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Book Forum: The Patient’s Perspective   |    
Who Qualifies for Rights? Homelessness, Mental Illness, and Civil Commitment
Am J Psychiatry 2003;160:1533-1533. doi:10.1176/appi.ajp.160.8.1533
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Los Angeles, Calif.

By Judith Lynn Failer. Ithaca, N.Y., Cornell University Press, 2002, 200 pp., $29.95.

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Why are people with severe mental illness homeless and living on the streets? In my opinion, this book provides some answers.

The author provides an exposition of the logic and language of rights of people with severe mental illness, the theory behind civil commitment, basic assumptions about who does, and who should, qualify for constitutional rights, and the arguments for and against civil commitment. The well-known case of Joyce Brown and her attempted commitment in 1987 while she was living on the streets of New York City is used throughout the book to illustrate the issues and arguments about rights.

If all the complexities of this analysis of rights were taken into account with regard to every case in clinical settings, would civil commitment of persons with severe mental illness ever happen? Obviously it would, but the frequency would be considerably decreased if those trying to decide were obsessing about all the points raised in this book. As I followed all the twists and turns of the discussion, I found myself wishing that Alexander the Great were here to confront this huge knot of arguments and slice it through as he did so long ago with the Gordian Knot.

In practice, are the criteria of danger to others, danger to self, and grave disability so difficult to apply appropriately in a clinical setting? Not in my experience. And when there is a disagreement, a decision can be taken to court, where a judge weighs in with still another perspective.

Unfortunately, obsessively debating issues of rights, as is done in this book, is more than just an intellectual exercise. There are real-life consequences to decreasing the frequency of involuntary treatment. The result is that people with severe mental illness who need treatment do not receive it. For those who are homeless, homelessness continues, and this is not a benign thing. The quality of life on the streets is poor and can be abysmal—being outdoors in dangerously low temperatures, eating out of garbage cans, and having little access to treatment of medical disorders such as cardiac disease, diabetes, hypertension, tuberculosis, and infestations of scabies and lice. Life on the streets is dangerous. Rape is common, and one can be severely beaten or killed for one’s meager possessions. Where is the morality in letting severely mentally ill people be subjected to such a life because their illness prevents them from knowing what they need while we are obsessing about their rights?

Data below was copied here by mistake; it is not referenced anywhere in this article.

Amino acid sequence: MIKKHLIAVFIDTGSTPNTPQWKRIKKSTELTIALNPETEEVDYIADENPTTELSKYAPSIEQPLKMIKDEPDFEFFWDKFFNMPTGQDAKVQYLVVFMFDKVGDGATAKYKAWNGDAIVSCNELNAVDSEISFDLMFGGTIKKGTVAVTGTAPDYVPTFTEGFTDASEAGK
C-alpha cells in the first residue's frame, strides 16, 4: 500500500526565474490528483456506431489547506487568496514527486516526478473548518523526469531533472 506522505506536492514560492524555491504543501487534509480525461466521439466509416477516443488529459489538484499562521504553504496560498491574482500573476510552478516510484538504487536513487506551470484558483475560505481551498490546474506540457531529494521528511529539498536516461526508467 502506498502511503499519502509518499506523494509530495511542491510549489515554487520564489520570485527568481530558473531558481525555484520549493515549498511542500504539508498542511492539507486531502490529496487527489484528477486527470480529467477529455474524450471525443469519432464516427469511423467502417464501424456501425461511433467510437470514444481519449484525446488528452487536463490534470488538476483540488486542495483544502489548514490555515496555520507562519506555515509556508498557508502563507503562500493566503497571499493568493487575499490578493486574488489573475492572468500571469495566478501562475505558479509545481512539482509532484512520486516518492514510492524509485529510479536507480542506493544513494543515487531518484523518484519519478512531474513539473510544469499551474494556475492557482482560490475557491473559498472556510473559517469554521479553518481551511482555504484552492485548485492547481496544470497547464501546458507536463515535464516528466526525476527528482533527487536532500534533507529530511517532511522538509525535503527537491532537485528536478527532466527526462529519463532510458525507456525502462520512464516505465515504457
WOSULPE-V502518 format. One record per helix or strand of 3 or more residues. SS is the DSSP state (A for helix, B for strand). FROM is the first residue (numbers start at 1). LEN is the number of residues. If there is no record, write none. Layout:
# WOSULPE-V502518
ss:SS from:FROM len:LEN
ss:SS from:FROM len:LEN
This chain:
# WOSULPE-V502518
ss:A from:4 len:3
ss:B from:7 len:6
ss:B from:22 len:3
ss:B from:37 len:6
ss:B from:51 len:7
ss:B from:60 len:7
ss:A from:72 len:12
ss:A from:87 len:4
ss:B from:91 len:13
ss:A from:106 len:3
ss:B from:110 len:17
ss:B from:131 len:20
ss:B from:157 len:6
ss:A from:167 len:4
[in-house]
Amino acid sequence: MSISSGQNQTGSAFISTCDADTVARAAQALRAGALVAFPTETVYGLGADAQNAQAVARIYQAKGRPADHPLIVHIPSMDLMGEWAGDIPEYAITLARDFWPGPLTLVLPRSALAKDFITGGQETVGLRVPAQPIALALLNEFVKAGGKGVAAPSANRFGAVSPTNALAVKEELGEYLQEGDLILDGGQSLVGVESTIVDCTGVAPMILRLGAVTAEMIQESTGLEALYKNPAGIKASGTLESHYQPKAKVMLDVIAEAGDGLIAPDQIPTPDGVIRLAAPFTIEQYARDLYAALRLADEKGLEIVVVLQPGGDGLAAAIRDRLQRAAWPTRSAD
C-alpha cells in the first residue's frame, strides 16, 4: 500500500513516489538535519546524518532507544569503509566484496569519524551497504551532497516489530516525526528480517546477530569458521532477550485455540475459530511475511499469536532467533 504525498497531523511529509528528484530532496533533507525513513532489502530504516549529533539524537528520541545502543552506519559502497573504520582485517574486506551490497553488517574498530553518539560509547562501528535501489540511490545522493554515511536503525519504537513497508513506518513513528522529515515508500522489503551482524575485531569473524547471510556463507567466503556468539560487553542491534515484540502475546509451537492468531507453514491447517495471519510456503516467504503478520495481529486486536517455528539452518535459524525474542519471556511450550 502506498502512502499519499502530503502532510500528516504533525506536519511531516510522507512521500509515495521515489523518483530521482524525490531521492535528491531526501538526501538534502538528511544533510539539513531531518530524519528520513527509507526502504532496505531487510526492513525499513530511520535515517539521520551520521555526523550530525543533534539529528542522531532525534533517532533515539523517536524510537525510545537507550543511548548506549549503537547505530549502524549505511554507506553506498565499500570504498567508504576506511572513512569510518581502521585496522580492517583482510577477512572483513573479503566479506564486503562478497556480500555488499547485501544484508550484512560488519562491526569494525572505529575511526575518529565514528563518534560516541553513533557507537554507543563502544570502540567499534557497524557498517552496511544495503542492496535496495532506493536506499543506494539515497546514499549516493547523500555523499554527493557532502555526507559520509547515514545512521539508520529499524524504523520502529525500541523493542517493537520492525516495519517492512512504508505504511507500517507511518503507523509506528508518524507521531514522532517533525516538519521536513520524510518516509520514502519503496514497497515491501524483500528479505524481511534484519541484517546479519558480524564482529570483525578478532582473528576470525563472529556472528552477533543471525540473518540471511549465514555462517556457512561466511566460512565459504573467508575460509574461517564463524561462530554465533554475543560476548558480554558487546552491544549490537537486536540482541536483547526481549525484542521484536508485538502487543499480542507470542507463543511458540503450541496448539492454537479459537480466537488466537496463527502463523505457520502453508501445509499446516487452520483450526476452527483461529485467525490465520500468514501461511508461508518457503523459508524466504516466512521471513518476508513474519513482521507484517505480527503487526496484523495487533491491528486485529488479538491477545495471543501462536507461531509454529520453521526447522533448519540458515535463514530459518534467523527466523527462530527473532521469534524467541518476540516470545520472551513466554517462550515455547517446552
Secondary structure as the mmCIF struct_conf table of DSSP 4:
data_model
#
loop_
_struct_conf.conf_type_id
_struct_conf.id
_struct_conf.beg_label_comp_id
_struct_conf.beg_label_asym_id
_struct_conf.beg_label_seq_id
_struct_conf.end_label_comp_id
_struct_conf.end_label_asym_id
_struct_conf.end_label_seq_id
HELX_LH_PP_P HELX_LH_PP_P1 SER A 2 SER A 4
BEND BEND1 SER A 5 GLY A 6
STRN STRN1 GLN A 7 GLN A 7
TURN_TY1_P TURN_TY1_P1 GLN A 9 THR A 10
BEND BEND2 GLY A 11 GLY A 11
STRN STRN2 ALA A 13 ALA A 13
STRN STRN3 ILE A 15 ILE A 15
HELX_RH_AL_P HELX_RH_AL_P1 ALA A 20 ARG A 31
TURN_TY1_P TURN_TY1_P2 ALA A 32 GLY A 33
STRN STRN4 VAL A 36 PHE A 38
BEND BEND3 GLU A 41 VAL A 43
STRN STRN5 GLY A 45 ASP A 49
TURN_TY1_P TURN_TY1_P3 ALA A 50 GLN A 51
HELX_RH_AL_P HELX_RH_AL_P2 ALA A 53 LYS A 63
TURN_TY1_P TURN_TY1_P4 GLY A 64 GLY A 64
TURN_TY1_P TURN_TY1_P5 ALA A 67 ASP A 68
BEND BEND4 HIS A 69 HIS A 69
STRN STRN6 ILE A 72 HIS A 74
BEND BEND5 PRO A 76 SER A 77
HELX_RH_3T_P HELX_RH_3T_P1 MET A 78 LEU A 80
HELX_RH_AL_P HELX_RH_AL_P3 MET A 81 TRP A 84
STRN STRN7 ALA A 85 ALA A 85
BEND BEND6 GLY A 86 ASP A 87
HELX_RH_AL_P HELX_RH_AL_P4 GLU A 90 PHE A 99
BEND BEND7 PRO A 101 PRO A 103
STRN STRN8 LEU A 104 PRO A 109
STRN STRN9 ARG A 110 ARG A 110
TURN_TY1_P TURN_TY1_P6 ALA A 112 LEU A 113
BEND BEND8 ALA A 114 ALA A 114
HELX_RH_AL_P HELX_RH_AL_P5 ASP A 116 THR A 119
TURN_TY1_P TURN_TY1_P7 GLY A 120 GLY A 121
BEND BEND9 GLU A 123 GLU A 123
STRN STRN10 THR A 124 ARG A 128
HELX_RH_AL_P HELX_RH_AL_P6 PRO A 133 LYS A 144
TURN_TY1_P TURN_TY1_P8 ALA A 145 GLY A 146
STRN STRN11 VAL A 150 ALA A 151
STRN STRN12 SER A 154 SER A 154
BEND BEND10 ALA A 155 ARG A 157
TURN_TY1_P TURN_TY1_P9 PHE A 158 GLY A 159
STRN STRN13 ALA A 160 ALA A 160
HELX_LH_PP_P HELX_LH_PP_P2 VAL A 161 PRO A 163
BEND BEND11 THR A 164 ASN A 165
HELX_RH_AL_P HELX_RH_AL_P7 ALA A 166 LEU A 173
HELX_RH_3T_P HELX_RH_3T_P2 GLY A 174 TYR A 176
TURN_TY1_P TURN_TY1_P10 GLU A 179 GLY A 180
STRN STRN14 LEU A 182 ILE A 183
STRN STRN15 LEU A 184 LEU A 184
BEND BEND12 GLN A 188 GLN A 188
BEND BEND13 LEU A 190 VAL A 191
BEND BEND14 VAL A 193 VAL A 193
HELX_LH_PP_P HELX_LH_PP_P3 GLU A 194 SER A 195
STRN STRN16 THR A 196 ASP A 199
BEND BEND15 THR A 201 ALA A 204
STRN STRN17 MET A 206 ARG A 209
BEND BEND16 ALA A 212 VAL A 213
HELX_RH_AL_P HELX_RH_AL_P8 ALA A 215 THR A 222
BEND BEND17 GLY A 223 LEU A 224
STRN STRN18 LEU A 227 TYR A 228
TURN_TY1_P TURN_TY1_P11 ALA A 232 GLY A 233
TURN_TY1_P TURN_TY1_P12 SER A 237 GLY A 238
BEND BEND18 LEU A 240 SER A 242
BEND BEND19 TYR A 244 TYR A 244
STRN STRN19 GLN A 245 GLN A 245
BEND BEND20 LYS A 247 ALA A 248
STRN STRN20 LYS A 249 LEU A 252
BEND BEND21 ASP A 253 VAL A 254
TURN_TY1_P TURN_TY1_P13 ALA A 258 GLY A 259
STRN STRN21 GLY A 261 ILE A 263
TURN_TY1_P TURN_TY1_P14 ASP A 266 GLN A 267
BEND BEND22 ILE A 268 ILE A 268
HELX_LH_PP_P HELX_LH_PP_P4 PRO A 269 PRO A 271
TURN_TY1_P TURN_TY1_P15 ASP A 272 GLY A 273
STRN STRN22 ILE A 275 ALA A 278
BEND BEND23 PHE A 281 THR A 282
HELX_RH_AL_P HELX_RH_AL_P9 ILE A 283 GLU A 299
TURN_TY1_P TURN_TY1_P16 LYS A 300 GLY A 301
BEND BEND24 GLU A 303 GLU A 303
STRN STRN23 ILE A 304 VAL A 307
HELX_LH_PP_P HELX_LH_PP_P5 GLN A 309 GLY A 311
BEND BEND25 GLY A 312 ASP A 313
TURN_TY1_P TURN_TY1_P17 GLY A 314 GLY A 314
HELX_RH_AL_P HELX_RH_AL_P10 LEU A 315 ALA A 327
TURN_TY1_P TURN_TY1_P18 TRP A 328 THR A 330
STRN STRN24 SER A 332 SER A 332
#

Many homeless, severely mentally ill people find their way into the criminal justice system for offenses that stem from their illness. One has considerably fewer rights in a jail than in a hospital. If the person is released from jail and placed in an outpatient program under the jurisdiction of the criminal justice system, that person is in a system far more coercive than anything proposed in outpatient civil commitment. After all, the criminal justice system by its very nature must be concerned with the public safety and the person’s potential threat of harm.

The homeless, severely mentally ill person whose access to civil commitment is reduced and, as a consequence, remains on the streets or is arrested may well suffer a significant loss of rights. In my opinion, the right that should have received far more emphasis in this book is the right to treatment of people with severe mental illness.




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